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Lower your chances of pulling a retirement goose-egg

John Davenport March 27, 2008 0

It seems some lessons need constant repeating.

You’d think the fall of Enron and WorldCom taught investors a valuable lesson in the dangers of having too much of their company-sponsored retirement plan in company stock. But judging by what appears to be the pending demise of Bear Stearns, whose stock plummeted from $160 per share to less than $10 per share, apparently not. Bear Stearns employees owned about one third of the investment firm’s stock.

Small business owners sometimes make similar mistakes. People who start companies typically invest the bulk of their net worth in their businesses. And just as often they only seek to diversify when they are ready to begin removing themselves from the business. While small business owners can sell a portion of the firm to employees, many don’t take advantage of this opportunity until well into the business’ life cycle, leaving the founder’s retirement savings tied up in his business for a long period of time. Individual businesses may not have a comparable rate of return compared to the broader market. (Of course, they might hit it big, but the idea here is to lower risk).

If a small business owner does decide to sell a portion of his company to employees, as is the case with ESOPs (Employee Stock Ownership Plan), much of that risk then can get passed on to the employees, as sometimes there is not a ready market for selling those shares.

Usually valuation methods exist so shares can be sold back to the company – a share of stock, after all, is only worth what someone else is willing to pay for it – but that doesn’t solve the problem of company-owned stock lagging other investment options.

The refrain from corporate fallouts such as Enron and Bear Stearns is always the same: diversify, diversify, diversify. In fact, even the government promotes the magic d-word – the Pension Protection Act (PPA), signed in 2007, states that if 401(k) participants receive company stock as a portion of their matching contributions, they must be able to move out of the stock after three years of service.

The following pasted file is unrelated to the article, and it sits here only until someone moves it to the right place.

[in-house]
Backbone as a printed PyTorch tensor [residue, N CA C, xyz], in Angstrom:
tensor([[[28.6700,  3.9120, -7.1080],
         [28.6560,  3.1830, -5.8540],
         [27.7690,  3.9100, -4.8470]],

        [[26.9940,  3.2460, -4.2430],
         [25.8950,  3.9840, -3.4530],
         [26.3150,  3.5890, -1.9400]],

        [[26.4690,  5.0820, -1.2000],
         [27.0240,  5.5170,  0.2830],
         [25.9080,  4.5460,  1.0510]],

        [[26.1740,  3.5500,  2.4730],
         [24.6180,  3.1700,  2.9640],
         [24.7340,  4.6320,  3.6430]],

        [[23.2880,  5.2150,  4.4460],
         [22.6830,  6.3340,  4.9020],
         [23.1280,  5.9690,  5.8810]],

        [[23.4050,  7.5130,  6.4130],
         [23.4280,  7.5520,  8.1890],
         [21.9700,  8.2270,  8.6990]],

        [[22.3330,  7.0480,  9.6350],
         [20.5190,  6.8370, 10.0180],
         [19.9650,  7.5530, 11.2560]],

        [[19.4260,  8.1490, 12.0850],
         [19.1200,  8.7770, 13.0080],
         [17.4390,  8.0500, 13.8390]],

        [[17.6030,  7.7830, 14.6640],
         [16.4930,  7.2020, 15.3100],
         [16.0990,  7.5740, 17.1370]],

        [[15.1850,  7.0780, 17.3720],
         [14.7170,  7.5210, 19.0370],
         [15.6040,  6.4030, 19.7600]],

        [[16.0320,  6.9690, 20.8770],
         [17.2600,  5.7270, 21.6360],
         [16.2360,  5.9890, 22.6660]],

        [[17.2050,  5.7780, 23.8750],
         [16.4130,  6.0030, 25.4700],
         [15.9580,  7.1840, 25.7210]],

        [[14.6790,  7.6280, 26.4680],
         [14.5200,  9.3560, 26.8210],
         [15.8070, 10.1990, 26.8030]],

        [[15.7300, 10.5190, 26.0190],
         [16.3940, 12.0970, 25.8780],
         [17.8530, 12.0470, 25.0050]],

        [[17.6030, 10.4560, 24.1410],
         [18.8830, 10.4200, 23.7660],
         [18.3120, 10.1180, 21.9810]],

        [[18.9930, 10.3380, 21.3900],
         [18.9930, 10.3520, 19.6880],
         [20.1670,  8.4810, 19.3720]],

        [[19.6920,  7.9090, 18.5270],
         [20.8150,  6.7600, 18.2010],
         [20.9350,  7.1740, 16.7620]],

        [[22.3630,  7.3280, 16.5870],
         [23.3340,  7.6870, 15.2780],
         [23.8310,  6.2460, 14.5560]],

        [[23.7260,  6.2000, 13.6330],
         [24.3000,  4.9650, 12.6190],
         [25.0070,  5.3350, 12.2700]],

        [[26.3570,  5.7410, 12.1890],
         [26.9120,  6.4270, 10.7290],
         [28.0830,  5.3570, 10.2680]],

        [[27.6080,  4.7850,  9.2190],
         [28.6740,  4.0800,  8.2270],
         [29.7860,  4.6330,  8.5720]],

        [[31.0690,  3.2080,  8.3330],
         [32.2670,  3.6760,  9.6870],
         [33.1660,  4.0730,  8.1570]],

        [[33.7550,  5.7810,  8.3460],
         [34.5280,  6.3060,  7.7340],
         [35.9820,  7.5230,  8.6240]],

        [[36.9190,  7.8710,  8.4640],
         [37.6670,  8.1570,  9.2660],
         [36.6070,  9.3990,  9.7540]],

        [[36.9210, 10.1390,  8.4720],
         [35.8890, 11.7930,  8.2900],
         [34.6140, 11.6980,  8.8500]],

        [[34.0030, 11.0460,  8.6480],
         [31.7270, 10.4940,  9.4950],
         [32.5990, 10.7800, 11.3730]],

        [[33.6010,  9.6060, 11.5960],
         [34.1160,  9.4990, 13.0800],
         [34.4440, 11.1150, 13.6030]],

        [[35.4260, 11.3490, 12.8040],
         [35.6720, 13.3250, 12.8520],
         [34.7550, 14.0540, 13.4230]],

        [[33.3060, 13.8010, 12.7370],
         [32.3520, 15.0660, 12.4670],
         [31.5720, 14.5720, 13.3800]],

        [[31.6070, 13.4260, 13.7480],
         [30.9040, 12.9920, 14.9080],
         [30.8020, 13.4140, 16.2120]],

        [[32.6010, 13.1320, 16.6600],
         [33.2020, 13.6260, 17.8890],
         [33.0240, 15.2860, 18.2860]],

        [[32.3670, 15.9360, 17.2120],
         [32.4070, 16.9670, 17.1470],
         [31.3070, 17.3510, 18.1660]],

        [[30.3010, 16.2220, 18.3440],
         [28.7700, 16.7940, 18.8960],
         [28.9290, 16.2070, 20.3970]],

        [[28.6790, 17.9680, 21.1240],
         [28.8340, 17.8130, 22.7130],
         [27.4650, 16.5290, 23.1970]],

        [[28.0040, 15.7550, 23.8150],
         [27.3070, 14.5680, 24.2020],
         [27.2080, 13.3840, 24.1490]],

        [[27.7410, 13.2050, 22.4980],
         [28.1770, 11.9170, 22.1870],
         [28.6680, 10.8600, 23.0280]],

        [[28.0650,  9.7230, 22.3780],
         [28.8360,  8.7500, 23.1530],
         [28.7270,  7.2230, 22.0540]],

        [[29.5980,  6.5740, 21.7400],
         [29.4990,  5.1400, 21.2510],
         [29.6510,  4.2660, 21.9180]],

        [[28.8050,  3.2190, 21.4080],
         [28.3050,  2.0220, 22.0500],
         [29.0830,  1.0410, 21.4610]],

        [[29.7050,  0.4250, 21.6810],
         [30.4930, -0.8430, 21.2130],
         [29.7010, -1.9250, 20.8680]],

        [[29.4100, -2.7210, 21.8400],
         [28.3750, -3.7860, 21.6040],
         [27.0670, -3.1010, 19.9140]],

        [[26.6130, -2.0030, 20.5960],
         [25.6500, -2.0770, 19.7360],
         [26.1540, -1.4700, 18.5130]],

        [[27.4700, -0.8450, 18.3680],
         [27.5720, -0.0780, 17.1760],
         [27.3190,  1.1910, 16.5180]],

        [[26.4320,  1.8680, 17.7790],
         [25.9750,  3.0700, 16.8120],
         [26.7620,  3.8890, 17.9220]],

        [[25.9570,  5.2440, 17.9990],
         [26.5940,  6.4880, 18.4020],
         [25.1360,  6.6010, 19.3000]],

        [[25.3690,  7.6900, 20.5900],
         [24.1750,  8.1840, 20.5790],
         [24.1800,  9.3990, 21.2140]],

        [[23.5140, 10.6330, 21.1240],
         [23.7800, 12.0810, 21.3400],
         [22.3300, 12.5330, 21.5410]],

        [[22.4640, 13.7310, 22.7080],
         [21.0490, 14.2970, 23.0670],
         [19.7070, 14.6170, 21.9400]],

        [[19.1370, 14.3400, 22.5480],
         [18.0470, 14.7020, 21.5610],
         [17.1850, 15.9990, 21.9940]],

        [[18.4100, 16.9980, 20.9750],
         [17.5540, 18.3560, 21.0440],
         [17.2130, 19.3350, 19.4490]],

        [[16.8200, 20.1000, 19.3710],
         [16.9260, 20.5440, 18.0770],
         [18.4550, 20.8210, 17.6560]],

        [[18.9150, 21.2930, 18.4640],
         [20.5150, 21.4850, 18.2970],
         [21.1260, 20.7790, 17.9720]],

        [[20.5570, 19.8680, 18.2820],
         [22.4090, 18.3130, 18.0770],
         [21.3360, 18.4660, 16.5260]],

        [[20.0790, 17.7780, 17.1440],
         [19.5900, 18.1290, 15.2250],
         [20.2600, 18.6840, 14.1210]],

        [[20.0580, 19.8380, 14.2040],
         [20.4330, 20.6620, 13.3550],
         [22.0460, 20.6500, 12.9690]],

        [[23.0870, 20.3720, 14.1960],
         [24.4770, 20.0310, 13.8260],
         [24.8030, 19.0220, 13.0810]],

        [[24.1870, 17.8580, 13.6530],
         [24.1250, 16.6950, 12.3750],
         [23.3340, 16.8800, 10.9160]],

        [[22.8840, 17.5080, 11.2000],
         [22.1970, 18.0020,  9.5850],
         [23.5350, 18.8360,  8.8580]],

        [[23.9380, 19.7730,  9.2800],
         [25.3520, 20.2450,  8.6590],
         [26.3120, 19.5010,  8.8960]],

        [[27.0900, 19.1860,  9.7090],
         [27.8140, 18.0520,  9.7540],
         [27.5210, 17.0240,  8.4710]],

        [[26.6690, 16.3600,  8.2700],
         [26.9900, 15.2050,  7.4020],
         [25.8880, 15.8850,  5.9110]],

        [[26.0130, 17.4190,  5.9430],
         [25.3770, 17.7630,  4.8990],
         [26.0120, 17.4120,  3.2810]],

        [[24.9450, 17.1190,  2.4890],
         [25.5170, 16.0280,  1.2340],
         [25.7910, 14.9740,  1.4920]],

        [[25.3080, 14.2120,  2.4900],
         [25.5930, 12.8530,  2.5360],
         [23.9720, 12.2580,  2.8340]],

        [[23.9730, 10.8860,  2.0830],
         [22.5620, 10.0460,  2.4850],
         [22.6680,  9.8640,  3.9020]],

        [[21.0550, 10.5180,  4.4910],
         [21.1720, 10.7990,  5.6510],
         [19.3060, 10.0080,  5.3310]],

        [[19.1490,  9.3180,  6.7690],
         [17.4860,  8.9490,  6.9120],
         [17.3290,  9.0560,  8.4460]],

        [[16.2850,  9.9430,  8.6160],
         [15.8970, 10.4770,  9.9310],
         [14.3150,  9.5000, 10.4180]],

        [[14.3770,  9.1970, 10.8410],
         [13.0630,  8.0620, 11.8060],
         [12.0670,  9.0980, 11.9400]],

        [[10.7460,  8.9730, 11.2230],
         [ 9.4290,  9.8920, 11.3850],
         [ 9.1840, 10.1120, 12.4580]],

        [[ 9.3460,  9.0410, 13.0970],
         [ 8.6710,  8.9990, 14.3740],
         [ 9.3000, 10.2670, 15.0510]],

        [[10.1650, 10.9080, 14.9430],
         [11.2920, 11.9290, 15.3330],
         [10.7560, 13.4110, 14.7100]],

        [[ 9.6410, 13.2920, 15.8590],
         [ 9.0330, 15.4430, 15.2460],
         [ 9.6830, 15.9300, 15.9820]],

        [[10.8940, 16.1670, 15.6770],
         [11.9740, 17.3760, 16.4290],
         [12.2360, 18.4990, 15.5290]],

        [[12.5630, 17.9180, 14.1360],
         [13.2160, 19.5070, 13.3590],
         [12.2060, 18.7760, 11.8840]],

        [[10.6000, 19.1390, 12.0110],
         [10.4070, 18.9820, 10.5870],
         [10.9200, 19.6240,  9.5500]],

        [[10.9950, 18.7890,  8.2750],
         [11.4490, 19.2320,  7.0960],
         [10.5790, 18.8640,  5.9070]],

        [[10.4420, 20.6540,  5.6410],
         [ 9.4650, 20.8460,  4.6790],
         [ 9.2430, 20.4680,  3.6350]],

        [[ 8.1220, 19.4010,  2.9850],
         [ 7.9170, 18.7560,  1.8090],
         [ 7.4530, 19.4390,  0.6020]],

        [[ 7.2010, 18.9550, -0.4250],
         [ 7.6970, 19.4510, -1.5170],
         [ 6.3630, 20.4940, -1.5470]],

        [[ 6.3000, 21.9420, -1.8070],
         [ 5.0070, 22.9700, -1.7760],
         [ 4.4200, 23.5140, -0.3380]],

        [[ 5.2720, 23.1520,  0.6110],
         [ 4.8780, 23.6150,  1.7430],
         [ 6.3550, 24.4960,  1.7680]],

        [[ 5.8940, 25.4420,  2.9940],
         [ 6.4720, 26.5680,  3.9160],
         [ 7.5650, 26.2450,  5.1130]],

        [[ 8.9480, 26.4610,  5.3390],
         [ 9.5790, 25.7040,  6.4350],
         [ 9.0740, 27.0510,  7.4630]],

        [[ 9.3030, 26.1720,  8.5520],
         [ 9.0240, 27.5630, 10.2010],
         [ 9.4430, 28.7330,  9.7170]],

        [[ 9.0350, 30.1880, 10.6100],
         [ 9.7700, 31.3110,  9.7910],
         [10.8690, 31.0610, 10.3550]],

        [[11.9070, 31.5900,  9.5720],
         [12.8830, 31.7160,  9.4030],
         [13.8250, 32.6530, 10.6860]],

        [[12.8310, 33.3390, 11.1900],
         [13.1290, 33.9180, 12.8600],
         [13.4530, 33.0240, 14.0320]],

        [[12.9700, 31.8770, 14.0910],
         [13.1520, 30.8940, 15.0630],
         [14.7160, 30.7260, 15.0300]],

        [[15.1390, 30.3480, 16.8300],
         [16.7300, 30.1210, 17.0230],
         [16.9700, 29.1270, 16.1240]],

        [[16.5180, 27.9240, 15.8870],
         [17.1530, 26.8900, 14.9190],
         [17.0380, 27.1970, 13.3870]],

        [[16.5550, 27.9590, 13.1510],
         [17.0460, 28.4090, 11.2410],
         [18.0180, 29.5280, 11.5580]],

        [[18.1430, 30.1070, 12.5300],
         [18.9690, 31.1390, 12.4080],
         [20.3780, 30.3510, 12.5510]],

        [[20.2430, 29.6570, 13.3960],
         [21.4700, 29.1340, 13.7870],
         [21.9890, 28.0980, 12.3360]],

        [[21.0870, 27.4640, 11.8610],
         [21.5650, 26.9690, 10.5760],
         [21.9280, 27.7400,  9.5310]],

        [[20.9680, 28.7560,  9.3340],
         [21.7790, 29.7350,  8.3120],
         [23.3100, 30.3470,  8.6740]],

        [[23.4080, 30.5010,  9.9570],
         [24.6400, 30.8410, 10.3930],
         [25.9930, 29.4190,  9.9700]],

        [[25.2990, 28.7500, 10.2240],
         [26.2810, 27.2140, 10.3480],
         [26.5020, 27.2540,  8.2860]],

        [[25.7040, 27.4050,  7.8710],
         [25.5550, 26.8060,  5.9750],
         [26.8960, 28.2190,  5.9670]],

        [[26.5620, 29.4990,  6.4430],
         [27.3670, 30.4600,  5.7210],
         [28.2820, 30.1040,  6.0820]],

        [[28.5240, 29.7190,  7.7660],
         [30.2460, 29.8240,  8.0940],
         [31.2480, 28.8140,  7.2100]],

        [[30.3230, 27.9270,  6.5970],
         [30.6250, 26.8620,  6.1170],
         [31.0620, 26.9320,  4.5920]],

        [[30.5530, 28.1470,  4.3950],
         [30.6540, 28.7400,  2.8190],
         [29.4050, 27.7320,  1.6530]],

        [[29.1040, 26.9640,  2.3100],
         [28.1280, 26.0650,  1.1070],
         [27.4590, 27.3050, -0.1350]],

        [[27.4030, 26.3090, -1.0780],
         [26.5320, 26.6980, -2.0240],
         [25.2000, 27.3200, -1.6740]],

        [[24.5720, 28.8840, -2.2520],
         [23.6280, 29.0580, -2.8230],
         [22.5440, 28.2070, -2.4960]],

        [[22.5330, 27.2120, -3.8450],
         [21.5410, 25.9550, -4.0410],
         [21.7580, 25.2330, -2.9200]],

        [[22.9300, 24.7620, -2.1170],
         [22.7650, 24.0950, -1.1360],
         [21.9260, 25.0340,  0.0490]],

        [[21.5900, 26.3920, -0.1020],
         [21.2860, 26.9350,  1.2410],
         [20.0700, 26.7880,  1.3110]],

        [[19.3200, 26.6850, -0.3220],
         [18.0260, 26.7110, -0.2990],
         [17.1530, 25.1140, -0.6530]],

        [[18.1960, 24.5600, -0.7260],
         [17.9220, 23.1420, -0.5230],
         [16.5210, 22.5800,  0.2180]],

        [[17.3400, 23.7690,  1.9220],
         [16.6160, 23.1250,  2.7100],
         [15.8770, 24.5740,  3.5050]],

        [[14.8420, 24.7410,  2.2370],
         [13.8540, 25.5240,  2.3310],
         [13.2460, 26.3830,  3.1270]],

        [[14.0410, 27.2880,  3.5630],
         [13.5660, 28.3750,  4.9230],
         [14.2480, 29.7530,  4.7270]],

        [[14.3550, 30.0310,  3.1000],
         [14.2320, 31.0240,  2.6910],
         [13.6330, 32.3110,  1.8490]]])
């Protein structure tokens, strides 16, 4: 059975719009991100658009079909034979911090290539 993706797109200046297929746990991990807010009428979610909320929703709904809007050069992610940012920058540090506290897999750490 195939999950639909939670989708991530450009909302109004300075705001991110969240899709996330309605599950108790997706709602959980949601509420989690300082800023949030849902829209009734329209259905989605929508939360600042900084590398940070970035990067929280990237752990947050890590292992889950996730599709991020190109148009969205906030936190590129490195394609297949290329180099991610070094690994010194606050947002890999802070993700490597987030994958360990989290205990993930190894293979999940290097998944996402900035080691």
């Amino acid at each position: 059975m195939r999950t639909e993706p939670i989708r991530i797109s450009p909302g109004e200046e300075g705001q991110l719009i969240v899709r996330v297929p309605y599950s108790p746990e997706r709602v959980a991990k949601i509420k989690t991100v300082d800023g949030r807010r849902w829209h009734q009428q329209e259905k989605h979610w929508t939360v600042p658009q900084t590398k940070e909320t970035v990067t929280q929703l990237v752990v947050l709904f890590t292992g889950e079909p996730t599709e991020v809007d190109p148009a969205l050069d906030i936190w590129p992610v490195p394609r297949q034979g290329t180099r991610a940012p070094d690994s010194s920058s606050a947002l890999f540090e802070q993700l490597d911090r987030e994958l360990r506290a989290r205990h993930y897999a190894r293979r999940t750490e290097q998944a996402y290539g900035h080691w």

Not that it should end there. Business owners of all stripes can diversify their holdings by offering an ESOP while at the same time protecting their employees by adopting even more liberal safeguards than those mandated by the federal government.

Of course, employees will still need to practice common sense. A recent study by the Investment Company Institutes found that employees that have access to company stock in their retirement plans have nearly 27% of their money there.

Why do these situations persist? Many employees believe they know the ins and outs of their company or think they understand its performance better than any of the other investment options in their 401(k). Indeed, there might be an advantage for those who can sense upcoming changes in earnings or investor sentiment.

But one need not look too far to find situations where that could prove dangerous. Local company CarMax is off more than 25% in the last year, and Capital One is down almost 40%. Likewise, Circuit City has seen its shares plunge more than 75% in a year while Media General, the company that owns the Times-Dispatch, is trading around $14 a share. That’s down from a high of $60 three years ago.

Hopefully, employers and their employees at these and other locally-based, publicly traded companies have learned that it is just too risky to rely on one company’s performance for both a paycheck and retirement. And hopefully small business owners aren’t too far behind.

A quick guide for employees:

  • First you should know how much of your 401(k) plan is invested in company stock and the policies about divesting of that company stock inside the plan.
  • If you own more than 10% of your total portfolio in company stock, you should look to diversify.
  • Get to know the other offerings within your plan. This does not mean understanding the nuances of each investment approach. But you should at least know what each fund invests in. Does it invest in bonds, or stocks? Does it invest in large cap stocks or small cap stocks? Does it invest in U.S. companies or international companies? Investors should at a minimum attempt to pick investments that expose them to several different areas of the market, including bonds, U.S. stocks and international stocks.

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